Though it may be a bit premature to dedicate a space to reflective writing after having read only a single chapter of Far From the Madding Crowd, I must. I suspect that Professor Jenkins had more in mind than it merely being an earlier Hardy novel when she suggested we add this novel to our reading list (seeing as though she knows my peculiar interests in reading Hardy). My suspicions of this grow out of the first page alone. The first character Hardy introduces to us is Gabriel Oak, but he is introduced first as Farmer Oak. Almost as an aside or afterthought, Hardy mentions that his Christian name is Gabriel. But it’s significant to me that we know him first as Farmer Oak. Both words farmer and oak immediately bring to mind visions of rural life with a strong drift toward pagan roots, the oak being such a sacred and important symbol in pre-Christian Albion, Caledonia, and Hibernia. His dress is immediately characterized as would suit a natural laborer: there is no urban pretense, even on Sunday. Gabriel Oak is a man of the land, and the clothes he wears reflects that. Even his wrist-clock—accurate to the minute but broken to the hour—suggests his affinity with nature seeing as though he can tell the hour by the passing of the sun and the stars. I would even go so far as to suggest that we associate the passing of the hour with the Church with its bells signaling the top of each hour throughout the day. So Hardy has already established a friction zone between the Judeo-Christian tradition and the pagan tradition in the name of the first character to whom we’re introduced and symbols in that name. I’m already reminded of the moment in Tess when Hardy reveals the name of Tess’ ancient D’Urberville: Sir Pagan D’Urberville. These names cannot be mere coincidences. Rather, it’s further confirmation to me that I’m on to something that deserves more scholarly attention. At this point, I can only speculate the degree of tension Hardy is going to push throughout the novel here, but I’m fairly certain that my thesis and I are in for quite a treat.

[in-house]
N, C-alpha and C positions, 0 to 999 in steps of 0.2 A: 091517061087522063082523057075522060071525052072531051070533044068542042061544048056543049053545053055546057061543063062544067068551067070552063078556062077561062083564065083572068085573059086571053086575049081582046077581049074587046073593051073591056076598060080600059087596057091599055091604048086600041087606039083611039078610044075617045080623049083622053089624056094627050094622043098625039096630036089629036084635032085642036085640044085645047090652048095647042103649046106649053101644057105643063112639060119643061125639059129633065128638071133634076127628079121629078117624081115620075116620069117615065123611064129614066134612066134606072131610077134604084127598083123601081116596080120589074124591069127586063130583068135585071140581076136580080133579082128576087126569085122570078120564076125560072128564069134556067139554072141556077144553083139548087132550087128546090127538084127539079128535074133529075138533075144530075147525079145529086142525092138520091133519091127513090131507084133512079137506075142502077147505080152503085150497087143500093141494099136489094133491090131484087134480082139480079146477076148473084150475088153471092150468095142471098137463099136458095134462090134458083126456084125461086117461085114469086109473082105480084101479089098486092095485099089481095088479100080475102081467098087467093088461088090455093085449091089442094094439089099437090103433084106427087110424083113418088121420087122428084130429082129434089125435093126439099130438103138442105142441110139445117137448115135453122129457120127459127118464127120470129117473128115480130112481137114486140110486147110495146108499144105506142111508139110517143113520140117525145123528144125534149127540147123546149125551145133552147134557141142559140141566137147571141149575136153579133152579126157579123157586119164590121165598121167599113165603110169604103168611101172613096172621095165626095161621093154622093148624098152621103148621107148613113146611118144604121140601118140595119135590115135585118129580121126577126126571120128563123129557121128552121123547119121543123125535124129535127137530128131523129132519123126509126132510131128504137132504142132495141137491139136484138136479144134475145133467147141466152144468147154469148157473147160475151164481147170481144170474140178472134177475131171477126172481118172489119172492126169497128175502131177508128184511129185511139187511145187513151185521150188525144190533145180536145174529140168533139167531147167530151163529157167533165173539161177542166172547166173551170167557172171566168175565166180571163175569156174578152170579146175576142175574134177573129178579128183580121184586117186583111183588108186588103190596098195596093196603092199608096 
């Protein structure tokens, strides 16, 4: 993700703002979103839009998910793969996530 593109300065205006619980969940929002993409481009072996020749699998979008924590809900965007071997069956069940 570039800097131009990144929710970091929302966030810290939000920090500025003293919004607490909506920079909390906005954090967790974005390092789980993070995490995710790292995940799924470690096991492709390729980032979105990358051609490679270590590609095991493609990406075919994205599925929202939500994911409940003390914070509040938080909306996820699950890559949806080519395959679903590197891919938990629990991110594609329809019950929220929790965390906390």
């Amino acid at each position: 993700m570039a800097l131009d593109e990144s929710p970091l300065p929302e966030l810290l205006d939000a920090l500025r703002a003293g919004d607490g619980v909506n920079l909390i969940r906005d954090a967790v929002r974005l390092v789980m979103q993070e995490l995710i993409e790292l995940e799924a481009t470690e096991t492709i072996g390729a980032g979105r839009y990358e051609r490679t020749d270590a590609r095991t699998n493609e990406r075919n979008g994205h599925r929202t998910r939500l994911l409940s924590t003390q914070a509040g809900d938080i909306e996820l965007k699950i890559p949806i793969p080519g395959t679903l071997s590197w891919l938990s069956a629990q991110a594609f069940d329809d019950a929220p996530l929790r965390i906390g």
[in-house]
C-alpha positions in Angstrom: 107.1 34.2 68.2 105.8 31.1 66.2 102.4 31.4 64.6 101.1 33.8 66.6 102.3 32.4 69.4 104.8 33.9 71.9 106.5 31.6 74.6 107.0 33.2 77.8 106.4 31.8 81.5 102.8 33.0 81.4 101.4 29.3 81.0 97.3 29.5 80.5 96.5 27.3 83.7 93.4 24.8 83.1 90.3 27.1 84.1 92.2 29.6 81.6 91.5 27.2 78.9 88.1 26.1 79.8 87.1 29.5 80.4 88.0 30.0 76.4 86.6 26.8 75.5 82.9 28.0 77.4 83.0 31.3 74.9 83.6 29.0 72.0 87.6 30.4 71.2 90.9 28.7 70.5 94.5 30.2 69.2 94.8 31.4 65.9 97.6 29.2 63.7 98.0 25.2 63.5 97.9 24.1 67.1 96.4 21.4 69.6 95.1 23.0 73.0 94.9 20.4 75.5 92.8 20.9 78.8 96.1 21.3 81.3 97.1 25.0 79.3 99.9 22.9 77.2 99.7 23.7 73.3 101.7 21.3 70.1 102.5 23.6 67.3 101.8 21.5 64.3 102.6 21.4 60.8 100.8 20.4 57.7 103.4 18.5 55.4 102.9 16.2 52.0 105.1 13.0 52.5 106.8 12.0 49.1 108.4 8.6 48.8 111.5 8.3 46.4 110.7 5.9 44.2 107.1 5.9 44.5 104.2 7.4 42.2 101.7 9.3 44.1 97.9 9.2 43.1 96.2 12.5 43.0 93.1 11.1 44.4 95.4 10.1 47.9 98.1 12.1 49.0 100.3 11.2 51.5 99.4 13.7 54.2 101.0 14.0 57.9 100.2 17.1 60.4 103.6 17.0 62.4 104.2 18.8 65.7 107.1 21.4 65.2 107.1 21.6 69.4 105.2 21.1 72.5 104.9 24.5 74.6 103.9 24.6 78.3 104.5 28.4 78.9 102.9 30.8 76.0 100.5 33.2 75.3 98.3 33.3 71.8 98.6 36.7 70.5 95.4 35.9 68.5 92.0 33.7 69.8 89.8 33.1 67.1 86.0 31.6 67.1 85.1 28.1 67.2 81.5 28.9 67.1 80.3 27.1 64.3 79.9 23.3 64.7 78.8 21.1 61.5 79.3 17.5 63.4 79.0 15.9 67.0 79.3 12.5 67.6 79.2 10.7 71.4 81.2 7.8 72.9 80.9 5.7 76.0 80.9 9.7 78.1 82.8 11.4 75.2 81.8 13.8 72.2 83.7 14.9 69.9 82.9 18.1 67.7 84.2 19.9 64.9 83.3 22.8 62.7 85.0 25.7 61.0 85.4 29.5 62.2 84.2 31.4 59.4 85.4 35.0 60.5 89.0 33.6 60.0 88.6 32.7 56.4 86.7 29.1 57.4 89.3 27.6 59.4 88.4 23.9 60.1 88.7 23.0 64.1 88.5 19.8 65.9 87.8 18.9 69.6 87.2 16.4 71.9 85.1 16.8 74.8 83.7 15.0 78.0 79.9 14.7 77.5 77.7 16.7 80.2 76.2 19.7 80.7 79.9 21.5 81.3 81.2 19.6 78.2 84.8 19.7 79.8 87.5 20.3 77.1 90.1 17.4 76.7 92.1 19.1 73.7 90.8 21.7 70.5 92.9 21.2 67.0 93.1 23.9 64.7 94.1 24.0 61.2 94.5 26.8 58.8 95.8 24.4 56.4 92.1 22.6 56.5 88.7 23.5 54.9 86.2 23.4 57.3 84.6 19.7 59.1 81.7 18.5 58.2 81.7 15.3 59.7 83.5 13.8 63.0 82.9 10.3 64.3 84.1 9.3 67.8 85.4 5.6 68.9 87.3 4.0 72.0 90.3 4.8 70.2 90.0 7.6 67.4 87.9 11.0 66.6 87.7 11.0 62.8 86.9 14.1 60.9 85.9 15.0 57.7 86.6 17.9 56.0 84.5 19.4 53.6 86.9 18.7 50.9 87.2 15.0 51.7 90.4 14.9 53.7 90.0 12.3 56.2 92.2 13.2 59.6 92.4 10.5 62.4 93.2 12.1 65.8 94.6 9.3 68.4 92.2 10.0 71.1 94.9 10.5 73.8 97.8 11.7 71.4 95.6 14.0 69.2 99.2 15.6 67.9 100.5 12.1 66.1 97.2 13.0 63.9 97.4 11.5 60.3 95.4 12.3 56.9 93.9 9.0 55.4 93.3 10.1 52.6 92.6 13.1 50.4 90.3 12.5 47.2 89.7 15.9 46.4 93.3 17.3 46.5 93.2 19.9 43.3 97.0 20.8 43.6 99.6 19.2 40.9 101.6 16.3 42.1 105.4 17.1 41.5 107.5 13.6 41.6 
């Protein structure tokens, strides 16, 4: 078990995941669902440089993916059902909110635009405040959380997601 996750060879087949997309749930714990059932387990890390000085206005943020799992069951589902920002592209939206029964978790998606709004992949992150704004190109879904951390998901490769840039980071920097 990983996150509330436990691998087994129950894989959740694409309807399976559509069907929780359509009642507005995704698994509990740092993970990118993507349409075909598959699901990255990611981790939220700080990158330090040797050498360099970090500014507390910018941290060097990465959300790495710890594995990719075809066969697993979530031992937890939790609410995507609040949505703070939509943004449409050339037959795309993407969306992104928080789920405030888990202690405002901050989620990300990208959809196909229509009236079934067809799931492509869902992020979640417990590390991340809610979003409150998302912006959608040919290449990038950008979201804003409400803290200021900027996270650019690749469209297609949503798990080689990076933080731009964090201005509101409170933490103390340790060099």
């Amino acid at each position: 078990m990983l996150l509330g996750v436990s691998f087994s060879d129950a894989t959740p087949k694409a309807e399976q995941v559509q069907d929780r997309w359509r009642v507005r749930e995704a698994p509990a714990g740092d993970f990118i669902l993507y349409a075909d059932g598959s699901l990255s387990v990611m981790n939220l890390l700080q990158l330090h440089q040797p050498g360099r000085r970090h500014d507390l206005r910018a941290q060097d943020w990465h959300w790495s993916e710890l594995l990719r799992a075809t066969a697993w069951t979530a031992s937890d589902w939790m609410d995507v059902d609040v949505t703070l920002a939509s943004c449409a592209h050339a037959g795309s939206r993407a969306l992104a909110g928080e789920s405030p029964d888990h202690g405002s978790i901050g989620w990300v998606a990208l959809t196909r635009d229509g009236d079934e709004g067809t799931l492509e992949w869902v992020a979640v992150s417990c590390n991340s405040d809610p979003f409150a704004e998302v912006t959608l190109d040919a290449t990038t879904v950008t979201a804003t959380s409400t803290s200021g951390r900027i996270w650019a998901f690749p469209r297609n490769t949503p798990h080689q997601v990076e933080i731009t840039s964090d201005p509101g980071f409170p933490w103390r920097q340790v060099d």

Aside from this, I’ve already noticed some other peculiar points of interest in Gabriel Oak: judging by what Hardy has revealed to us so far, Gabriel Oak is a man who in a variety of ways exists in a world between worlds (and not just between Pagan and Christian worlds, but I’m certain this parallel is no accident). He’s neither a young man nor an old man but caught somewhere between youth and old age. He is religiously indifferent. From the public’s point of view, he is morally ambiguous (if the public is in a good mood, they project a good sense of morality on Gabriel; if the public is in a bad mood, then they see evil in Gabriel). Not only does this position Gabriel as morally ambiguous from the perspective of the public, it also illustrates how the public defines Gabriel’s morality by means of public opinion rather than by Gabriel’s own moral character. As soon as Hardy described Gabriel Oak as a man rather like an Oak—well built in dimension yet having a way of carrying himself mindfully and “unassumingly” so as to diminish his stature—I immediately began to identify with him (4). Oak is close to my age, and both of us have entered that stage of life when our intellects and emotions are quite separate aspects of our consciousness. And—yes—I also see myself in the ambiguous middle ground between the beauty of Saint John and the ugliness of Judas (but I sure don’t look like Alan Bates…) (5). My own name is parallel to Gabriel Oak’s: Jeremiah is a traditional Hebrew name straight from the Old Testament, and Henry, as a surname, taken back far enough, is pre-Christian Irish (Ó hInneirghe). Of course this is something significant only to me, but Gabriel / Jeremiah || Oak / Ó hInneirghe has a special sort of charm for me as a reader. Knowing this is a Hardy novel has me a bit worried though. I hope things turn out well for him.